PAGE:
Directed by: Jesse Peretz

Written by: David Guion & Michael Handelman

Starring: Zach Braff, Amanda Peet, Jason Bateman, Charles Grodin, Mia Farrow

Rating: [1/5]

The primal nature of people instills various emotions we simply cannot fight off no matter how hard we try. Feeling jealous appears to be the one hitting at an individual’s insecurities while also having the ability to cause the most damage to interpersonal relationships. The Ex displays this particular issue but it fails in ever making a single sympathetic character to the point where it just became an aggravating experience. 

With a newborn child brought into the world, Tom (Zach Braff) and Sofia (Amanda Peet) enter a new phase in their marriage. They decide Sofia will stay home with the baby while Tom starts working for his father-in-law’s ad agency. While starting there he must work under Sofia’s ex-boyfriend, Chip (Jason Bateman), who apparently still has feelings for her and seeks to ruin Tom’s life in order to get another chance with her. 

It’s hard to fathom the individuals making this film thought it would be a good idea by any stretch of the imagination. Yes, people do get jealous when their significant others speak about their exes, even with no rational fear of it impacting the relationship. Even I have those moments where my wife talks about a guy she had a crush on during her middle school years. I have absolutely no reason to feel jealous about it, but it creeps in my gut for the very reason that I’m assuming spurred on this idea of a feature film. In this movie’s case, the ex has re-inserted themselves into this couple’s life and will attempt to destroy Tom and gain sympathy with Sofia. 

The central emotion makes sense, but this film falls into the same place as Daddy’s Home where any semblance of basic communication would just end the story, but the movie has to movie. If Tom at any point throughout the film just speaks on the feelings he has about Chip trying to spend time with her then any rational relationship would cut off all of the other shenanigans. Instead, we have to watch Tom make a fool out of himself trying to prove Chip isn’t actually a paraplegic in the harshest and cruelest ways, including throwing him down a flight of stairs. I can list 100 other ways he could have handled this situation, which actually makes me root for no one in this story. If Tom has this level of insecurity in his relationship and honestly thinks his wife would leave him, the father of her child, for some guy she dated when a teenager, then maybe he does not deserve her after all.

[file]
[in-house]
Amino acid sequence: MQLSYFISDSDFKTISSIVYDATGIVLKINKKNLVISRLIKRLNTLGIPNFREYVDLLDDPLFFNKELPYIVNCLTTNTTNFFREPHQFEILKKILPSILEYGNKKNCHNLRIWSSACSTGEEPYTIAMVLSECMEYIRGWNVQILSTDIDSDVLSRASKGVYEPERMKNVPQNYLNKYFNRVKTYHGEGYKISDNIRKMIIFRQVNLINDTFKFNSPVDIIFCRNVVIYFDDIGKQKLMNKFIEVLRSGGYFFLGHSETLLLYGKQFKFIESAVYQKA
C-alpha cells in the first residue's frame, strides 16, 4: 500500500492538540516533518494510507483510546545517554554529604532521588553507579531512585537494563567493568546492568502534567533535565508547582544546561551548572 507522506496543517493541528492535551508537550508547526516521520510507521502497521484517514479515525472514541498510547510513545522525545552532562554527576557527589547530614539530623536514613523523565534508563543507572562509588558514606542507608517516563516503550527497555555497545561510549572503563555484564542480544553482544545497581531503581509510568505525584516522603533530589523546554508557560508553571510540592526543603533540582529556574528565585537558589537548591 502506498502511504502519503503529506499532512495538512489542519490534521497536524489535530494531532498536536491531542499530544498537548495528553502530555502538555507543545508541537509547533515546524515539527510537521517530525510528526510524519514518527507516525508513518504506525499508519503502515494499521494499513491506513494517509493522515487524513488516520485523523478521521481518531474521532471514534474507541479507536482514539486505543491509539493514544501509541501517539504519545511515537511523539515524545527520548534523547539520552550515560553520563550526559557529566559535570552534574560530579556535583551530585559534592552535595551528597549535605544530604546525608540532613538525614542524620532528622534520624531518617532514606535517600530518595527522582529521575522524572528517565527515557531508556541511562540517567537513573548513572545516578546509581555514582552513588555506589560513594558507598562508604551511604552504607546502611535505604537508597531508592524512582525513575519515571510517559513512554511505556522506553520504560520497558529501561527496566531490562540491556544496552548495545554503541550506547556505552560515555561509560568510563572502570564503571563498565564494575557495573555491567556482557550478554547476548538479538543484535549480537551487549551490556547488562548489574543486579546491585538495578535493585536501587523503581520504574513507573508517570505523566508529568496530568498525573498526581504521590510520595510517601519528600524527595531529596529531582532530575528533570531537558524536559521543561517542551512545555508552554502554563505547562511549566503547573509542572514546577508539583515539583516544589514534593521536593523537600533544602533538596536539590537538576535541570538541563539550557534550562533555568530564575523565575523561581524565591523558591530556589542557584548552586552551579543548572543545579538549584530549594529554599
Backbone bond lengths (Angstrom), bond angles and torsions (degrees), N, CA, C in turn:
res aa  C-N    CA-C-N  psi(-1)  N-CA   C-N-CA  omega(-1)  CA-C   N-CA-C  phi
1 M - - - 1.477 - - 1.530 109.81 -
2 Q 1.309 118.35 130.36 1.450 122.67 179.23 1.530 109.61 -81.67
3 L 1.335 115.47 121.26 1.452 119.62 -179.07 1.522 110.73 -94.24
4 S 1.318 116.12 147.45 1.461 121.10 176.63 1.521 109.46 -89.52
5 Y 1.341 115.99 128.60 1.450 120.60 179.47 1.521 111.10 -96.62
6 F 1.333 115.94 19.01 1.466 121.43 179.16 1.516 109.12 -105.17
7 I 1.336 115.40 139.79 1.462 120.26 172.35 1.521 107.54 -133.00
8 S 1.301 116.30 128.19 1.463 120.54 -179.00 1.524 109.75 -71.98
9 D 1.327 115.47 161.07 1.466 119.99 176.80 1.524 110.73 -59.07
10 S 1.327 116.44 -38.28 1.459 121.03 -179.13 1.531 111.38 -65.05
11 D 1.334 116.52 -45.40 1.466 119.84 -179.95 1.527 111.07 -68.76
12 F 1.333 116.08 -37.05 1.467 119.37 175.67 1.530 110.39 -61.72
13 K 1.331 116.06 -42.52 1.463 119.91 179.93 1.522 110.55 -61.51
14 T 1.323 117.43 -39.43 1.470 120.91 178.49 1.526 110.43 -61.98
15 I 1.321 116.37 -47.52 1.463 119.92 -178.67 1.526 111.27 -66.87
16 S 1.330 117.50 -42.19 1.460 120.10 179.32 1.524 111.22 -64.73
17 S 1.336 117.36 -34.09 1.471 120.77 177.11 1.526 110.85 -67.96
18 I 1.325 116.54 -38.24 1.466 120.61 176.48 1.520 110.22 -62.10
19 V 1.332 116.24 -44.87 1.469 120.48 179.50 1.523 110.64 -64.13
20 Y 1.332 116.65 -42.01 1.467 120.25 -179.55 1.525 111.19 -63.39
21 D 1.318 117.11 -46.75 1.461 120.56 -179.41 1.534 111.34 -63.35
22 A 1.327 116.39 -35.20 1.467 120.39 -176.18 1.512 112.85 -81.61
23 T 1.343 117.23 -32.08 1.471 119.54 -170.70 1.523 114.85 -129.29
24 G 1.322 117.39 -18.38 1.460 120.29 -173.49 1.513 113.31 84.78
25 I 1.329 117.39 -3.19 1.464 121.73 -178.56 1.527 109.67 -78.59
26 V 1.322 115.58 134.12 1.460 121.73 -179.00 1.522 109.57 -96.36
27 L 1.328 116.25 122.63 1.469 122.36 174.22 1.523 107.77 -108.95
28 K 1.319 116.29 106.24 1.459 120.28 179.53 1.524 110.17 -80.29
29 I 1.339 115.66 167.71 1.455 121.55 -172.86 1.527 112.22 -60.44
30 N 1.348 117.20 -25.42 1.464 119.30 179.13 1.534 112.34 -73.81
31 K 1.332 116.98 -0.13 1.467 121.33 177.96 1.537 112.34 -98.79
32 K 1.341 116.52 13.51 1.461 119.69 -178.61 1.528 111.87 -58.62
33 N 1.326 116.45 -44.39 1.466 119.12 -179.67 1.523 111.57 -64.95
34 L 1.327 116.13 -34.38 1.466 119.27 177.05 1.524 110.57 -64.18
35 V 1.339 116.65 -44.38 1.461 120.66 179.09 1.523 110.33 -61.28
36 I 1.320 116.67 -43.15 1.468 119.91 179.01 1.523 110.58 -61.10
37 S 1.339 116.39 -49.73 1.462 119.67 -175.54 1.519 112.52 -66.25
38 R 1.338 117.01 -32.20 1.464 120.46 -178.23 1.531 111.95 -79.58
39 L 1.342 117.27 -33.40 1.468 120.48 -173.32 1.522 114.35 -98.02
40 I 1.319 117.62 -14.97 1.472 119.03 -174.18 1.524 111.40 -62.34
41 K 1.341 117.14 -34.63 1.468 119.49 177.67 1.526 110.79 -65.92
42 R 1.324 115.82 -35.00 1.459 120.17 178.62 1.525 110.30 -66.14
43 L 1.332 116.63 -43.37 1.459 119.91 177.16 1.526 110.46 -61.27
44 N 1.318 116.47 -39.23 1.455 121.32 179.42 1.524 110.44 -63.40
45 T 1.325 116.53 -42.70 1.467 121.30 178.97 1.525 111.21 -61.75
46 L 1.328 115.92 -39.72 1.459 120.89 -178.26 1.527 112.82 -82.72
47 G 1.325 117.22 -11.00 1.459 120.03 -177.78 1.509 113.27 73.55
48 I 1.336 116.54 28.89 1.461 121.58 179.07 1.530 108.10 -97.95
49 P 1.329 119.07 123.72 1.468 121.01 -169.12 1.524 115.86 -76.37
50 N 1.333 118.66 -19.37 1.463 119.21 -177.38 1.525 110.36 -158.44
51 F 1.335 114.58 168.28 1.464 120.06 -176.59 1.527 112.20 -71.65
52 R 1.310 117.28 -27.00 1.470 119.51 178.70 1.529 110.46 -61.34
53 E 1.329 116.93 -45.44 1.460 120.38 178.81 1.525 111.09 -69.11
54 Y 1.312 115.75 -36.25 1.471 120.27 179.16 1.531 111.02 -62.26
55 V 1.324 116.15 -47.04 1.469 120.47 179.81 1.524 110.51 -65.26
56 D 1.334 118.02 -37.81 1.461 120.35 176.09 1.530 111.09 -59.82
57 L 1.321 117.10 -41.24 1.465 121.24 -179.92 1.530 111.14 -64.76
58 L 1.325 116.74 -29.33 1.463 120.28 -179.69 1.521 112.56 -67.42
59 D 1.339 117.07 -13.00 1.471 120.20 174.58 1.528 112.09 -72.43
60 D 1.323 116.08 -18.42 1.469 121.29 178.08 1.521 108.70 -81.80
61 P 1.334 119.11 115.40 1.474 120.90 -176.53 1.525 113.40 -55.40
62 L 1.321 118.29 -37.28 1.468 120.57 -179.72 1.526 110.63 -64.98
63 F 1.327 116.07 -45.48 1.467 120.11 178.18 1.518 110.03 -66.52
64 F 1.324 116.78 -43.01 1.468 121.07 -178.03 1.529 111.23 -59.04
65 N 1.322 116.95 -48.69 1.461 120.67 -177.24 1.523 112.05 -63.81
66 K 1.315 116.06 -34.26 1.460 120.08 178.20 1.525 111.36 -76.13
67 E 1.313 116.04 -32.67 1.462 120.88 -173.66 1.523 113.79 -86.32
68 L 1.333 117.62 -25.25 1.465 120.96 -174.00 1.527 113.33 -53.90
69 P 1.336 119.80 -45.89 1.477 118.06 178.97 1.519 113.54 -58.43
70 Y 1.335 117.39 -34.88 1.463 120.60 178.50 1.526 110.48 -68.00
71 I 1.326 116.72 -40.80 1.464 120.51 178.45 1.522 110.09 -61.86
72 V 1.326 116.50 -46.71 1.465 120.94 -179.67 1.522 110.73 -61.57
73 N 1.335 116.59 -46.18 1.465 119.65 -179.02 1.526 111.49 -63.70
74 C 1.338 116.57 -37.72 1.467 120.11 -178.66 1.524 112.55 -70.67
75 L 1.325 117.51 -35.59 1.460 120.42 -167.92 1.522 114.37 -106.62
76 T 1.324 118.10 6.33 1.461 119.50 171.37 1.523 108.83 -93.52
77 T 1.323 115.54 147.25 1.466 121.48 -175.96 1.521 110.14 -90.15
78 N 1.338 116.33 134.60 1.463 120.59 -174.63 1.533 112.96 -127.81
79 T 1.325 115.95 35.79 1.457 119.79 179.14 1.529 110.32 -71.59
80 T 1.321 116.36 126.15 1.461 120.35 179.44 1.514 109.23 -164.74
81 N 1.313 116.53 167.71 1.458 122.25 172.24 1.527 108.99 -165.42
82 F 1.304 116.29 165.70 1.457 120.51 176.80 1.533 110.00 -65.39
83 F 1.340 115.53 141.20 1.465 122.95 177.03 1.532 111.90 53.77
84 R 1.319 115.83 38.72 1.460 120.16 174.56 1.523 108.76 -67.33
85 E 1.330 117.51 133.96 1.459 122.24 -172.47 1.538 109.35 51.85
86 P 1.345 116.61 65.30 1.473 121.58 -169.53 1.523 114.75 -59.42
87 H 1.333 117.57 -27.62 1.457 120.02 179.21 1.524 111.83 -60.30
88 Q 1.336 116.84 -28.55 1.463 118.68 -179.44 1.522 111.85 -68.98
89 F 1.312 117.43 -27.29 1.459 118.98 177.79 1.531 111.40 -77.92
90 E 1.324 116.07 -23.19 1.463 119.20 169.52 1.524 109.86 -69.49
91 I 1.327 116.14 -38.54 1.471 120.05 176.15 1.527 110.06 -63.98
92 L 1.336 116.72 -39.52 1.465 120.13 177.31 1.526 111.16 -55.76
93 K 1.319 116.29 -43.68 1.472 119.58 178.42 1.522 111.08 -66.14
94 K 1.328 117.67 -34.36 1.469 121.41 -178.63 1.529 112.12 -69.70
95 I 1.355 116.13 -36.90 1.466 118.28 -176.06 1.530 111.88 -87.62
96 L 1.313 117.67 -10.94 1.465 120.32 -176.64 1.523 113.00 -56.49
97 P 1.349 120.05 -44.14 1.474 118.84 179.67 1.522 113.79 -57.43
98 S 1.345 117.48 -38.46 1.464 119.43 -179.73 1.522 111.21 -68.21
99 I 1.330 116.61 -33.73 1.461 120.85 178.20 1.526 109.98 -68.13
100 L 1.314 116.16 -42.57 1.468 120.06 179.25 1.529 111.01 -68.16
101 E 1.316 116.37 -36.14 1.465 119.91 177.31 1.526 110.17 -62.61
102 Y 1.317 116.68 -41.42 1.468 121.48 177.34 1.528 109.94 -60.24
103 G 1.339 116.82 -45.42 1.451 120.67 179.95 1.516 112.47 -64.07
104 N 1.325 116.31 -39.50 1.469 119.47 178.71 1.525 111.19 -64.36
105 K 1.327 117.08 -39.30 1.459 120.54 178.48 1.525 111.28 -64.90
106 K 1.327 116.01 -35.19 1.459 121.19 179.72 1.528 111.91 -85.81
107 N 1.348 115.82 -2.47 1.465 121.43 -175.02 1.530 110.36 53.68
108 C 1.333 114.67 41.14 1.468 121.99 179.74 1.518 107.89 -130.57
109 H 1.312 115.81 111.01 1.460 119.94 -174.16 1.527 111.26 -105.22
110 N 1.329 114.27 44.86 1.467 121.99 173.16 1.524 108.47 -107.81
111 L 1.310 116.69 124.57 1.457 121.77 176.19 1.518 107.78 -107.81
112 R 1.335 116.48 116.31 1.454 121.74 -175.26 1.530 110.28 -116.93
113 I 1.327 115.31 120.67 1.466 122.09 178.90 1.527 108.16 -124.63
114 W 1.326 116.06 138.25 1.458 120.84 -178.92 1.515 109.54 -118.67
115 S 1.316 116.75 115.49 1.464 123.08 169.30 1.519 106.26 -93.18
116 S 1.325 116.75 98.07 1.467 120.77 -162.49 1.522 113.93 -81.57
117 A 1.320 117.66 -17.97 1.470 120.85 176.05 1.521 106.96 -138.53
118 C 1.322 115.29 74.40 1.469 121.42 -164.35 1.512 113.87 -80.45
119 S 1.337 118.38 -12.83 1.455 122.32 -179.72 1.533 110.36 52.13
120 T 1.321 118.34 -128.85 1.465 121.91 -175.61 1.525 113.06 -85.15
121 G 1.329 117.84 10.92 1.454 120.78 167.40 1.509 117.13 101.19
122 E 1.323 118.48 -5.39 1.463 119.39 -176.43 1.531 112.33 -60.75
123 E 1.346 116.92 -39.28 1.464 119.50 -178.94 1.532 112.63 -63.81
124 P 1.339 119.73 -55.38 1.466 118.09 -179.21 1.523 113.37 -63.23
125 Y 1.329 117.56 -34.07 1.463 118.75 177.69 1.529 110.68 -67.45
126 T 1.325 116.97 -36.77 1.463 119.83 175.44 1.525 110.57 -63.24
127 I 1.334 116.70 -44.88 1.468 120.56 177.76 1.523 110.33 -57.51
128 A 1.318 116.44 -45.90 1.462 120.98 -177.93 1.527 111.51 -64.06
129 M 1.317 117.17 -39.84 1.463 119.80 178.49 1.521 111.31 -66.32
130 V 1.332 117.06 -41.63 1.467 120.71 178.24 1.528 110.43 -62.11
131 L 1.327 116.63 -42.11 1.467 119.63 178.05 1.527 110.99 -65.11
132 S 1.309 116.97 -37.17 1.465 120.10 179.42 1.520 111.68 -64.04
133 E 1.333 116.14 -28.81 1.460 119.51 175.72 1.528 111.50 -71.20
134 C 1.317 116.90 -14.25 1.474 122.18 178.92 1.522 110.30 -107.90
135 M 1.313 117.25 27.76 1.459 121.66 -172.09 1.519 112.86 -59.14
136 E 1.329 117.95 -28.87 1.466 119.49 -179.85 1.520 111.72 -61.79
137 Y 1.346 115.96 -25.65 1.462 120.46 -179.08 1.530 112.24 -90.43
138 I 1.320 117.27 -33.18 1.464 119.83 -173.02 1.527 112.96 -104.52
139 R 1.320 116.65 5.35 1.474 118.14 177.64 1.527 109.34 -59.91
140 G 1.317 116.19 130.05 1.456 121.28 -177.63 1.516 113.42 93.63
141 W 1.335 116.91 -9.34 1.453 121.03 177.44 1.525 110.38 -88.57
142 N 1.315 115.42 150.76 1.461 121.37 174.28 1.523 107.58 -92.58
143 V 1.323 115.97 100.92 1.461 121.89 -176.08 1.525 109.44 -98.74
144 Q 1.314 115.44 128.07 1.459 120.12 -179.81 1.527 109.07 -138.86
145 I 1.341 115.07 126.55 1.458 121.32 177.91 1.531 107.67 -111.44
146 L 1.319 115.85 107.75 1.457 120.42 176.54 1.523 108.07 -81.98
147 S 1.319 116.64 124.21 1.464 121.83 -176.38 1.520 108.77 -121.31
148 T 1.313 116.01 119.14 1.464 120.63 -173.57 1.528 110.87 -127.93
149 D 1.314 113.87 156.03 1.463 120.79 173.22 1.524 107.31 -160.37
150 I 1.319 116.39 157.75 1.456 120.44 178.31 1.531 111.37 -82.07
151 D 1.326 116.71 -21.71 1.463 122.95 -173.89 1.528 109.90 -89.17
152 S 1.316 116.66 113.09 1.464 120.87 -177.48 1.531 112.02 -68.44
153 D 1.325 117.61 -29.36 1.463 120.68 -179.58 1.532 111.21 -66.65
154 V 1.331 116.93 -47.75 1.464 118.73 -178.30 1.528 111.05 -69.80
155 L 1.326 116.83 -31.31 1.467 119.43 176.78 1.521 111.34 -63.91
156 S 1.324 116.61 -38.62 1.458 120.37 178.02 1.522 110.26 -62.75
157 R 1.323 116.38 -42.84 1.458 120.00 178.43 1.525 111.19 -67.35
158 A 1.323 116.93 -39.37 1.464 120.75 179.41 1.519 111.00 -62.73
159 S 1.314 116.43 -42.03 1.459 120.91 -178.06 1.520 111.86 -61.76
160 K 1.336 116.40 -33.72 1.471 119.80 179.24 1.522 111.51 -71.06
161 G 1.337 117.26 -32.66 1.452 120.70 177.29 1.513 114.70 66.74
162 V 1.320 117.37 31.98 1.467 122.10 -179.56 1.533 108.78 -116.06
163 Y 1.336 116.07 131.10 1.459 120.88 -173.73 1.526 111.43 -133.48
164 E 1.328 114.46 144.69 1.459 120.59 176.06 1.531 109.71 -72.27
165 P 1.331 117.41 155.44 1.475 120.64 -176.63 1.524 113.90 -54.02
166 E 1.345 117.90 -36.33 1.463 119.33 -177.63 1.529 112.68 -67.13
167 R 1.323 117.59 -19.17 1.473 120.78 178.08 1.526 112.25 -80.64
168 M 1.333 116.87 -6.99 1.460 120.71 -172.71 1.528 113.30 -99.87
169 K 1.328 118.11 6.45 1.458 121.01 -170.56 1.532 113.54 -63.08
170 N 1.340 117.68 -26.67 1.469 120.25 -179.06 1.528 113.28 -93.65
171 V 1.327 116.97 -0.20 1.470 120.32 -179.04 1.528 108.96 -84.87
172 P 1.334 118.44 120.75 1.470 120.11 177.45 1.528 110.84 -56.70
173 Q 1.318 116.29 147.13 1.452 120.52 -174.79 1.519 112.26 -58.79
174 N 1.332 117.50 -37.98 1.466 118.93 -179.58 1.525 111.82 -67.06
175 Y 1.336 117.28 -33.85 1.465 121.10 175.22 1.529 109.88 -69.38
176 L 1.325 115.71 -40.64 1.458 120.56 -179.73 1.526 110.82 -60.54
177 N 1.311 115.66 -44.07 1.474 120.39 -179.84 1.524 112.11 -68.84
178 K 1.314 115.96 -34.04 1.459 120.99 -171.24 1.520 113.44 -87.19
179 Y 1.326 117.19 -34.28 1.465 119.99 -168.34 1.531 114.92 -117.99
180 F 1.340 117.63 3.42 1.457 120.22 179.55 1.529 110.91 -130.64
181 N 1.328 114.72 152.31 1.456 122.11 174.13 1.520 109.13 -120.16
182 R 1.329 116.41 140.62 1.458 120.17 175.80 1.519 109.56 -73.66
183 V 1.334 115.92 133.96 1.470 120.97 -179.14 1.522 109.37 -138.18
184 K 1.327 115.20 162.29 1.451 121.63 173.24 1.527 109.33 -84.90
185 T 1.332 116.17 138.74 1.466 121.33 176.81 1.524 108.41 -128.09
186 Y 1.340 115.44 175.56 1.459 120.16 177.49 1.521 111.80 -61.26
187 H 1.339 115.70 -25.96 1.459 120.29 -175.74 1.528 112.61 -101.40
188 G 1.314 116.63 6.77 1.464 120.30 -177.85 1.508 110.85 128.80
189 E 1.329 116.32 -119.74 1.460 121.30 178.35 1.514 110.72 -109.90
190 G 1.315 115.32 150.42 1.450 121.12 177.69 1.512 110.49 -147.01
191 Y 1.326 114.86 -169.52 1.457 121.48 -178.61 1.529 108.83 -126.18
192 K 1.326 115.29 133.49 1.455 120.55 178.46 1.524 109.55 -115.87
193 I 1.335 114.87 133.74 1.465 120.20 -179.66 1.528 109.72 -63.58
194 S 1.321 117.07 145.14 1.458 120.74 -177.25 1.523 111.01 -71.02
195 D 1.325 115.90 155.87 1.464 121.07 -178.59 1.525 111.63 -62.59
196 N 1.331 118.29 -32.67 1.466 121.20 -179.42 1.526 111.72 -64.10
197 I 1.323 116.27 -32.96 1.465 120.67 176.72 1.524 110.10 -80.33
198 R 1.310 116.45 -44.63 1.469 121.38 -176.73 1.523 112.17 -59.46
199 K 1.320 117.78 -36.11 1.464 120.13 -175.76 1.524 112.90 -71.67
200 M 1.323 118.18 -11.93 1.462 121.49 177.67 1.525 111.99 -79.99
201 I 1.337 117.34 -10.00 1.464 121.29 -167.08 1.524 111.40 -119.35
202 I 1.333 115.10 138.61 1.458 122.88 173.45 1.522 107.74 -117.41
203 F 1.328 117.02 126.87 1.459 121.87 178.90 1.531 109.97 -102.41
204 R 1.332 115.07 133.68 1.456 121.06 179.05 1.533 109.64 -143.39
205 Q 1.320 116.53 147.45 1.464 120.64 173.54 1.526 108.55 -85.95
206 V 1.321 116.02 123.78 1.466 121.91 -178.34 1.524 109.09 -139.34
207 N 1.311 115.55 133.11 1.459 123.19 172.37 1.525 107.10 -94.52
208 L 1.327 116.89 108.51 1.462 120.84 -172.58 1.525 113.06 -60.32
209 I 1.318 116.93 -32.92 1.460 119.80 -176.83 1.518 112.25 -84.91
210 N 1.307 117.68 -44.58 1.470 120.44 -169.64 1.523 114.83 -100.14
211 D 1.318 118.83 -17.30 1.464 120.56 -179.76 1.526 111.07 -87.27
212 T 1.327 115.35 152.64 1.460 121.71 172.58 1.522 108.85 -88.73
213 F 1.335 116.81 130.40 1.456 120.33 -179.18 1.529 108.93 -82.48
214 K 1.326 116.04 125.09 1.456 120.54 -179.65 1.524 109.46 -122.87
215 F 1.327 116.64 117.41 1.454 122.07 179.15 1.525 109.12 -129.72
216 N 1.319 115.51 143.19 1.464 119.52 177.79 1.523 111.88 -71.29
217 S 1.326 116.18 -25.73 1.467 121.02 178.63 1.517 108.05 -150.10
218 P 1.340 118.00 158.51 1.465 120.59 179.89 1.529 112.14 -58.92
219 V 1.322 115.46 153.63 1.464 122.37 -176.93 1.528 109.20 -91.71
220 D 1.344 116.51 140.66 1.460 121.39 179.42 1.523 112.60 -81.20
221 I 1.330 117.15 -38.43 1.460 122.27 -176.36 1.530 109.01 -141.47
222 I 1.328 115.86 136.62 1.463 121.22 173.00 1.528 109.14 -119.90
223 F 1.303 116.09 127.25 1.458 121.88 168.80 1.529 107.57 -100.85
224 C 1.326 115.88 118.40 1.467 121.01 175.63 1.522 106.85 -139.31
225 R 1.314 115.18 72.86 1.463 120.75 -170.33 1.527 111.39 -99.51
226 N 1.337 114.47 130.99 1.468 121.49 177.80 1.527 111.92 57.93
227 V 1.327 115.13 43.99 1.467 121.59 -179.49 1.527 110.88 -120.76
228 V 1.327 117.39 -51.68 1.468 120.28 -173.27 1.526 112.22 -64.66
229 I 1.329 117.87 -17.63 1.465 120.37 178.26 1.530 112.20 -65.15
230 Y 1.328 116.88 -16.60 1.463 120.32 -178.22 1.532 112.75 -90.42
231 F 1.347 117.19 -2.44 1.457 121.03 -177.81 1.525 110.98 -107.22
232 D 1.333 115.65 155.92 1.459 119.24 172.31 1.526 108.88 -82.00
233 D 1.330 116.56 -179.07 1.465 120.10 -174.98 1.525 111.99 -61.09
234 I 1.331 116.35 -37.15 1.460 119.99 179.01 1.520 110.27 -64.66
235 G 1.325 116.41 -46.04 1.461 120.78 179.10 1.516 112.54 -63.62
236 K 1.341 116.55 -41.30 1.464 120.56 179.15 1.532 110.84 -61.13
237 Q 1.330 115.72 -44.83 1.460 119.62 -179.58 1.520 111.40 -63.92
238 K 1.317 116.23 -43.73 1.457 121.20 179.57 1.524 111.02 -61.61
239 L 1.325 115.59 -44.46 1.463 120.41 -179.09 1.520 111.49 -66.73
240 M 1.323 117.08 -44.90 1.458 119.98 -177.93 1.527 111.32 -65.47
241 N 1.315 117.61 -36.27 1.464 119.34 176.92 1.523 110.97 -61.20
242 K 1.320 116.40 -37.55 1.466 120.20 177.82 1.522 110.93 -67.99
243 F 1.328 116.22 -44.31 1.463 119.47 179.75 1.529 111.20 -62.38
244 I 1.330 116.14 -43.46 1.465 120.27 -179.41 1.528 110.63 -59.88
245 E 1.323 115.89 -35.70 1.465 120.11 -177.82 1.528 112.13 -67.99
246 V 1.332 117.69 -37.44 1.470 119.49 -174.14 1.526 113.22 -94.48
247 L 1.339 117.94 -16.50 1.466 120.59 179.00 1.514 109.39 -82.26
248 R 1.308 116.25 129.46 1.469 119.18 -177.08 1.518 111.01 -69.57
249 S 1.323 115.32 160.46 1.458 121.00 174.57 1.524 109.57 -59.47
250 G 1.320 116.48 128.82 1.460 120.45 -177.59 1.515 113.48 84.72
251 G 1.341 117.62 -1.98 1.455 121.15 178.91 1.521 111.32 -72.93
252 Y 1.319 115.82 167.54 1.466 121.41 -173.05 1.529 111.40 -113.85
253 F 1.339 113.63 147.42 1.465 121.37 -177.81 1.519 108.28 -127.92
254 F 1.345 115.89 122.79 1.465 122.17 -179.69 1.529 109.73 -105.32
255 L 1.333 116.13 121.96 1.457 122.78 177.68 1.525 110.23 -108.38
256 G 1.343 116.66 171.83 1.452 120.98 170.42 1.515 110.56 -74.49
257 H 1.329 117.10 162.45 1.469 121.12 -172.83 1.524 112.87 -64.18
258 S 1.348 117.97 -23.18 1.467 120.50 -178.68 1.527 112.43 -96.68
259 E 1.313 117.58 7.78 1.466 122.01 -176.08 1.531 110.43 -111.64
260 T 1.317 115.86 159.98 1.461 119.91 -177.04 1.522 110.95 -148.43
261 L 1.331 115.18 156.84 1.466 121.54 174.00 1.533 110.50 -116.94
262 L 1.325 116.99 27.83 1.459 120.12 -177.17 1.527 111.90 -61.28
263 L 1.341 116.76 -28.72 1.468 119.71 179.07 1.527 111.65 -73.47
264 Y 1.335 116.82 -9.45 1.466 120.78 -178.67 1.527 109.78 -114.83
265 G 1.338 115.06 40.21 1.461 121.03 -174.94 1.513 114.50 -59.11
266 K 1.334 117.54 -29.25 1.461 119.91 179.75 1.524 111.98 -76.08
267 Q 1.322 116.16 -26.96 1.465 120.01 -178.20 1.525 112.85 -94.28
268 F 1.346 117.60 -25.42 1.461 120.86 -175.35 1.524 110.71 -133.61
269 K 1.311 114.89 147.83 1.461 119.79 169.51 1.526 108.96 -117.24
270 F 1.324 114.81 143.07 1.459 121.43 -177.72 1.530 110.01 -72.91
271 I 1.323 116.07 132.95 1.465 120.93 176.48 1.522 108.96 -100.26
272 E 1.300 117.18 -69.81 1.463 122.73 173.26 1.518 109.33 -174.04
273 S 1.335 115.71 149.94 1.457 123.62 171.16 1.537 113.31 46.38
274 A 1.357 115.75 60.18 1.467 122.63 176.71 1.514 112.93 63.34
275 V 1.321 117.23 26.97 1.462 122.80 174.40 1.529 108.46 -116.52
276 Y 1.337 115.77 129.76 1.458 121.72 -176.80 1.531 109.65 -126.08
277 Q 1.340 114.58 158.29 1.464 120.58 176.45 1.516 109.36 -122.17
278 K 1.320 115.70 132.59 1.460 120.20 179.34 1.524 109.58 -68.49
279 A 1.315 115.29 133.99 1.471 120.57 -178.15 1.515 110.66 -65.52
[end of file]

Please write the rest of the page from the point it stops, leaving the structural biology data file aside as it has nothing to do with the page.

All of this could be excused if the film’s comedy or absurdity worked, which it did not by any metric of quality. Everything becomes mean-spirited where the big mystery becomes whether or not Chip has pretended to be a paraplegic since the age of five. The tactics used to utilize this as comedy and the eventual conclusion make no narrative sense that it genuinely stuns me creatives read over this screenplay and decided that this would be a good story to put out into the world. 

The poster and premise should make anyone not want to watch this putrid film but its cast becomes the main draw because not only does it have Braff and Bateman, but also appearances by Amy Poehler, Fred Armisen, Paul Rudd, and even Amy Adams. How in the world did so many talented people read over this script and conclude this is what they want to attach their name to? It honestly boggles my mind because the material they were provided could not be saved even with their level of comedic timing. Every single cast member had nothing but a disservice done to them. 

By the time the film concludes, all you have left is a man who showed a complete lack of trust in his wife and made a fool out of himself to bring down a man who should not have emasculated him in such a way. Having insecurities makes for great characters but the way they react to them defines them overall and nothing in Tom deserves to be seen as positive. His convictions were true throughout but the way he went about it does not come across as funny or endearing for anyone to possibly connect to. A complete misfire from its very conception and one the talent involved never mention as their favorite roles with good reason.

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